I feel like I'm living out Groundhog Day with Henry. I swear he's had like the same game for each of the last eight games. It feels like that because he's finished with exactly four receptions in five of his last six games and has posted between 23-50 yards in each of his last eight games. Oh, and he's finished between 4-8 targets in every game this season. Here are his weekly finishes: 14, 12, 17, 28, 10, 29, 18, 26, 2, 6. So, he's been a top-10 tight end three times, yet we always rank him as a top-10 option because, well, tight ends. Opponents have given their tight ends a 24.0 percent target share against the Bills, which is the second-highest mark in the league. That's obviously led to production, as tight ends make up 21.3 percent of the production by skill-position players against them, which is the fourth-highest mark. They've allowed a league-high 5.9 receptions and 64.2 yards per game to tight ends, which is massive for Henry, who's obviously been struggling with his yardage. There have been five tight ends who've seen five-plus targets against the Bills, and four of them were able to finish with 17.8 or more PPR points. Could this be the week where Henry enters beyond four-catch territory? It probably should be. Start him as a rock-solid TE1.
2 days ago
Jamison Crowder Note
Jamison Crowder photo 91. Jamison Crowder WR - NYJ (vs . MIA)
There's clearly a disconnect between Flacco and Crowder, so if you're relying on Crowder, you're rooting for Darnold to get back under center. Over the last three games with Flacco, Crowder has seen 18 targets and turned them into nine receptions, 90 yards, and one touchdown. Meanwhile, the combination of Breshad Perriman and Denzel Mims have been just fine. In each of the three games with Darnold, Crowder finished with at least seven catches and 104 yards. Despite the Dolphins having one of the better cornerback duos in the league, their opponents have chosen to target wide receivers 62.8 percent of the time, which is the third-highest mark in the league. That's led to 22.5 targets per game to wide receivers, which should be more than enough for Crowder to get back onto the fantasy radar. The good news is that Nik Needham is the weakest link in the slot, allowing 27-of-41 passing for 333 yards in his coverage, though he's yet to allow a touchdown. The last time these two teams played, Crowder finished with seven catches for 48 yards, which is fine for PPR leagues, but it took him 13 targets to get there. Again, that game was with Flacco, who he clearly hasn't connected with. If Flacco starts, Crowder is just a low-upside WR4. If Darnold starts, Crowder moves up into the low-end WR3 consideration.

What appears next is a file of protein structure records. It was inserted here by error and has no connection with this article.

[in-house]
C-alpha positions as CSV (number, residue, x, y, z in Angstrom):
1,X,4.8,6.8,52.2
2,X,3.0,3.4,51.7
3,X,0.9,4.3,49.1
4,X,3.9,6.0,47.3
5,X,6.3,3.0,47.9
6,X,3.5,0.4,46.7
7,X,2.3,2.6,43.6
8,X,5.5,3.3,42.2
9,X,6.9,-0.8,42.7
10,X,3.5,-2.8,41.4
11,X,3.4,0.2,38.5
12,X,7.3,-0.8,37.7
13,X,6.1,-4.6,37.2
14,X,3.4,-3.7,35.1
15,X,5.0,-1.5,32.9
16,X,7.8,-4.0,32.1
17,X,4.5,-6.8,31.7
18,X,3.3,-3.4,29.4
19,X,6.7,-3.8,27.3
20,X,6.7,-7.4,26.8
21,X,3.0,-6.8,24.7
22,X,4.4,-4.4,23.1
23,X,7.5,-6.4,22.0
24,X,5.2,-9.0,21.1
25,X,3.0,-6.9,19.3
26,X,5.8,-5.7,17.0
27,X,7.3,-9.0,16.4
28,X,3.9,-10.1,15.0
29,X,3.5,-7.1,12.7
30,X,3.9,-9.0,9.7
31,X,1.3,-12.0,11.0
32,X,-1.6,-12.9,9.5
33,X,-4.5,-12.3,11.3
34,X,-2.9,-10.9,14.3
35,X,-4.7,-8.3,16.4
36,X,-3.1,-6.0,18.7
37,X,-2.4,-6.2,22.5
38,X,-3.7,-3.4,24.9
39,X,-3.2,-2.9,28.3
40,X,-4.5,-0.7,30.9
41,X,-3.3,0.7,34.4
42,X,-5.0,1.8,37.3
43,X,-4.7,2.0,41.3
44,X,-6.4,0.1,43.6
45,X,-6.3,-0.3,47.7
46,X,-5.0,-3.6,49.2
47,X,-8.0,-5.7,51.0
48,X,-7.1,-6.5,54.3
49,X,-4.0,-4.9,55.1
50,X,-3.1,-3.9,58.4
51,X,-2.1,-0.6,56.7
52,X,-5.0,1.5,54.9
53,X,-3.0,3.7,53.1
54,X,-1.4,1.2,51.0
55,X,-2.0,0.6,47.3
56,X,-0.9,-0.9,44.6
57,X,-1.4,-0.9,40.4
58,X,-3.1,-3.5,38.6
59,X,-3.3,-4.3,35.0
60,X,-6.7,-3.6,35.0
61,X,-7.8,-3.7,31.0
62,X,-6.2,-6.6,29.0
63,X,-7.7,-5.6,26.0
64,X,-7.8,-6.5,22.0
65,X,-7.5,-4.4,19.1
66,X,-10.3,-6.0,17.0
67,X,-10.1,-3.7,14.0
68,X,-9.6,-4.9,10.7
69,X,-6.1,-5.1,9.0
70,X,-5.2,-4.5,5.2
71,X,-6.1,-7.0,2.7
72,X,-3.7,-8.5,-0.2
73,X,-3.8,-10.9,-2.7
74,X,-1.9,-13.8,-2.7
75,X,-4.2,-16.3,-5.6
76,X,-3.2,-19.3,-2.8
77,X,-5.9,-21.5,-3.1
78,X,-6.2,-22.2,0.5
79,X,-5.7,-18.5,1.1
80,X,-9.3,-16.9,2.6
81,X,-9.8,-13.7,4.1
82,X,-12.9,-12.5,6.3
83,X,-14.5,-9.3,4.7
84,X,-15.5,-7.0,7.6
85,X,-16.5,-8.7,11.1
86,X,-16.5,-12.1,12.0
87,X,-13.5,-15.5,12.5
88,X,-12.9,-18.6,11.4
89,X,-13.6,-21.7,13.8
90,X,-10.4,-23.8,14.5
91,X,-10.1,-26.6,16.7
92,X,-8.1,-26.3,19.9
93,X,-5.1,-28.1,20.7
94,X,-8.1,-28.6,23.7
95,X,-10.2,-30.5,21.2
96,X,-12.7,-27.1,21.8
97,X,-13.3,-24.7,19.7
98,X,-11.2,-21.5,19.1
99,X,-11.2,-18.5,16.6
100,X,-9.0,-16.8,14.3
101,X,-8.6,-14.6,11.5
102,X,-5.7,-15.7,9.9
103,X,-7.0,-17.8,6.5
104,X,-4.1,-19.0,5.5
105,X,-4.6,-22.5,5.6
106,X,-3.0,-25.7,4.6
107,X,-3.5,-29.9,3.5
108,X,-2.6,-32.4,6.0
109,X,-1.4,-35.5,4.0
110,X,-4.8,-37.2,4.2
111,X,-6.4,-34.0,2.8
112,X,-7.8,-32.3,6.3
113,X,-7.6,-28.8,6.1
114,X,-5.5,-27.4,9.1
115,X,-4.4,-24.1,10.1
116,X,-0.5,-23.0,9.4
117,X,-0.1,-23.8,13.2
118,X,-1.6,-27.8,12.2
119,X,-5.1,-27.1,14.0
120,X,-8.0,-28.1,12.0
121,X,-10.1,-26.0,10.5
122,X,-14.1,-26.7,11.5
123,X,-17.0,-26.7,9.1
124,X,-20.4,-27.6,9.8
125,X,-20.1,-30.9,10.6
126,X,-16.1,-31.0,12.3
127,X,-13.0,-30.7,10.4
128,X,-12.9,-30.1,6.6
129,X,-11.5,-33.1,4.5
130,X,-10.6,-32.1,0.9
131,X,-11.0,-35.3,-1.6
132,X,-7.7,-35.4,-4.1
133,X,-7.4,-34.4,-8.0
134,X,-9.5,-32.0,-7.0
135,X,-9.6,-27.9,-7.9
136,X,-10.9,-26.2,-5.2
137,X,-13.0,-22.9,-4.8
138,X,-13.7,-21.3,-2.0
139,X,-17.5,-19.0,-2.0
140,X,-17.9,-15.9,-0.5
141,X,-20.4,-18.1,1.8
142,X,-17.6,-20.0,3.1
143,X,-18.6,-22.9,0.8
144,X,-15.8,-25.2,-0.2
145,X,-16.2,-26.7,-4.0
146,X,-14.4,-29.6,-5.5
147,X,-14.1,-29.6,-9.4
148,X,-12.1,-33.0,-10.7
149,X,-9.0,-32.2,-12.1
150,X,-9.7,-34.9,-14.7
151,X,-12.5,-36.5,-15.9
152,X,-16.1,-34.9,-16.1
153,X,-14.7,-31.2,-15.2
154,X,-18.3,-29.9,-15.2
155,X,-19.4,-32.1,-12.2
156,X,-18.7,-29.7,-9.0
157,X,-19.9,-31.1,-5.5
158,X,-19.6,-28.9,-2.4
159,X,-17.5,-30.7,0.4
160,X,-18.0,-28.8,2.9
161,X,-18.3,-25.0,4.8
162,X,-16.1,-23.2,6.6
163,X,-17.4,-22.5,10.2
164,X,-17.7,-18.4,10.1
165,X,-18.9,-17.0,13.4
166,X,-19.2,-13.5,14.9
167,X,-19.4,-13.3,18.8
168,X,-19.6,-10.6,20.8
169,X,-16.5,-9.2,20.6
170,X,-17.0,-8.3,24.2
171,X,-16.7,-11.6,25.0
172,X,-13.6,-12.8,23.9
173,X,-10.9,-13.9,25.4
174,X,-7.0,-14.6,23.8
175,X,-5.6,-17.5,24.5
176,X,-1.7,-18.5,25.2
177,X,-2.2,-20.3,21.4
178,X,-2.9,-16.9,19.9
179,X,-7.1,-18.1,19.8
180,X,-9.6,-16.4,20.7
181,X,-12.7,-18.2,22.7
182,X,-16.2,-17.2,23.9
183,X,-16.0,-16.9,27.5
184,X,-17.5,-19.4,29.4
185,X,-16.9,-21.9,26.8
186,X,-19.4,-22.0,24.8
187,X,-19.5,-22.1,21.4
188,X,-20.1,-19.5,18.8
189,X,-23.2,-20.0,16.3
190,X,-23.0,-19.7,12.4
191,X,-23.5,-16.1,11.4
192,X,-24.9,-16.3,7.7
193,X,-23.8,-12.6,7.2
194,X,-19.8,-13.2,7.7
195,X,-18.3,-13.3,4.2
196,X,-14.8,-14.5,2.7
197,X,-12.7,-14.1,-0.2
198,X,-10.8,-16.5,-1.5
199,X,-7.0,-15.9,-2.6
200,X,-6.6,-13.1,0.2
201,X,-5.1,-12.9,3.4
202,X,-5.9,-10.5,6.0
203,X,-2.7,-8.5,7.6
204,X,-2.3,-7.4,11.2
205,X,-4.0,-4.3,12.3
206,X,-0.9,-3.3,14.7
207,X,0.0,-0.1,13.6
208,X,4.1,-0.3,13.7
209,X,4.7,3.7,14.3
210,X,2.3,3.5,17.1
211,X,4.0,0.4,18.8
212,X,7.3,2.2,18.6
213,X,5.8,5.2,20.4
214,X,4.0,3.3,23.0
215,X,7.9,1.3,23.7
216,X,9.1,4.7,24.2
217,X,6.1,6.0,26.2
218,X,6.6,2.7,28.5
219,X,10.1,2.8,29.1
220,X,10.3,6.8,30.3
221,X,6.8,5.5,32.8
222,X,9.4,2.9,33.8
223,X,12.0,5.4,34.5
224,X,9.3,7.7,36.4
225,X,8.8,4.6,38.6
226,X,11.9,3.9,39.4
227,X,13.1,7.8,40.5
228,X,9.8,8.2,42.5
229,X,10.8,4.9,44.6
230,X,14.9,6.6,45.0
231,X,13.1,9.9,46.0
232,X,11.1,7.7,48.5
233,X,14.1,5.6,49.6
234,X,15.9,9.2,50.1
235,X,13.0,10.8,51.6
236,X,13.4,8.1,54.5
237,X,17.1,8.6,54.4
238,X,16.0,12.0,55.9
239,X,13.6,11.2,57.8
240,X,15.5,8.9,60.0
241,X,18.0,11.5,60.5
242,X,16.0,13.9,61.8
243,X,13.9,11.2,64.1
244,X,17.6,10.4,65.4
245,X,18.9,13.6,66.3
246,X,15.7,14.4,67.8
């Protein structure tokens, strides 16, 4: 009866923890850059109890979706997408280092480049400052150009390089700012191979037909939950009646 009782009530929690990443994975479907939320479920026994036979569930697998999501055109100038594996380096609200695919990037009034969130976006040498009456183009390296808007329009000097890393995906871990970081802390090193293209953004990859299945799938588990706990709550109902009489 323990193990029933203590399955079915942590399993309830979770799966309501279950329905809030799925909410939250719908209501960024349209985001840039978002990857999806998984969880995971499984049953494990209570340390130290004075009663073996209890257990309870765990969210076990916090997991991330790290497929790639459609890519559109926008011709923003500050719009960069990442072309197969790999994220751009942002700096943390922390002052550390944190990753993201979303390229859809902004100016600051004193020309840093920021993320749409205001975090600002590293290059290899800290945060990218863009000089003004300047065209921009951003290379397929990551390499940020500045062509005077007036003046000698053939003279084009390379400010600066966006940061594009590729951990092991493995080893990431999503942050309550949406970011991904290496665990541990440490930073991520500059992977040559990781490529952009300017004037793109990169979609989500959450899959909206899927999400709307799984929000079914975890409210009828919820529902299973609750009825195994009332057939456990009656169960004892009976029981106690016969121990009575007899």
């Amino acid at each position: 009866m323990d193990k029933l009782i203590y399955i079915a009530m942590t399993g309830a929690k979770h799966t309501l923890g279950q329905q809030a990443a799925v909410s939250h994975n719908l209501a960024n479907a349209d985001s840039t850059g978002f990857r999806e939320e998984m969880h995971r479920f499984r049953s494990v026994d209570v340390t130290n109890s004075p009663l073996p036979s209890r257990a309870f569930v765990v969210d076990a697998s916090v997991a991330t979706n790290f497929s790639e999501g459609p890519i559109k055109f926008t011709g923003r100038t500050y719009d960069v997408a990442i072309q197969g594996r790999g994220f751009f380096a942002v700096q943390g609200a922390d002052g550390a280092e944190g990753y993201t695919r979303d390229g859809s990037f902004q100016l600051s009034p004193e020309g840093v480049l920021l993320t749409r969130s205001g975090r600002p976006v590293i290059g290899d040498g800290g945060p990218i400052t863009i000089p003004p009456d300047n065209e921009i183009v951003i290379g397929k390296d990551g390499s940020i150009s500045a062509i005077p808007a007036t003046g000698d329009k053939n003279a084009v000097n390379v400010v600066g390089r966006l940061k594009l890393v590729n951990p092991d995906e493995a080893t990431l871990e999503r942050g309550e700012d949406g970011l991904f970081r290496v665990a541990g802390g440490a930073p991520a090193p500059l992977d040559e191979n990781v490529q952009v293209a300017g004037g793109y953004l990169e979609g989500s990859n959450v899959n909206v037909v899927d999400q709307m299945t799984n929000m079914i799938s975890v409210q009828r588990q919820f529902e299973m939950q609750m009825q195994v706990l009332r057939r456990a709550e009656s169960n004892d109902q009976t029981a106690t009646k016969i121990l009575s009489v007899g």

2 days ago
Latavius Murray Note
Latavius Murray photo 92. Latavius Murray RB - NO (at DEN)
While doing research for this game, I came across something pretty hilarious on Kamara. He's seen a remarkable 24.5 percent of the Saints targets, which ranks 11th in the NFL, but has seen just 3.0 percent of their air yards. These are the little tidbits I find that keep me amused. That target share number was actually 26.0 percent before Taysom Hill took over, so should we be worried about Kamara? I'll be honest, it's not great, as Kamara has totaled more than 14 carries just once all season. That receiving work is what offered most of his value. We can't completely panic about one game, and who knows, maybe the Falcons cornerbacks were just so bad that Hill couldn't help himself and didn't want to dump it down. But yes, it's worrisome. The matchup this week should allow for a lot of production on the ground, as the Broncos just haven't been the same since losing Mike Purcell on the defensive line. After being one of the best run defenses in the league, they've struggled to slow down much of anyone over the last five games, as they've allowed 595 rushing yards on 129 carries (4.61 yards per carry) with six rushing touchdowns. They've also allowed 143 receiving yards and a receiving touchdown over their last four games to running backs, so they're clearly struggling with the position, and it's not like their competition has been stellar. On top of that, their offense is struggling to put points on the board most weeks, which has led to running backs averaging 28.4 touches per game against them. You probably don't want to spend up for Kamara in cash games until we see his targets get back up to par, but you're still playing him as an RB1 in season-long formats in a plus-matchup. This is the first plus-matchup for Murray's role in quite a few weeks, as they've played the Bears, Bucs, 49ers, and Falcons over the last four weeks. Not many realize that Murray has just 15 fewer carries than Kamara on the year, though he's been on the short end of the stick in the touchdown department (Kamara 8, Murray 2). Knowing Murray has received at least nine touches in 9-of-10 games this year, he's in the low-end RB3/high-end RB4 conversation who just might make an appearance into the end zone.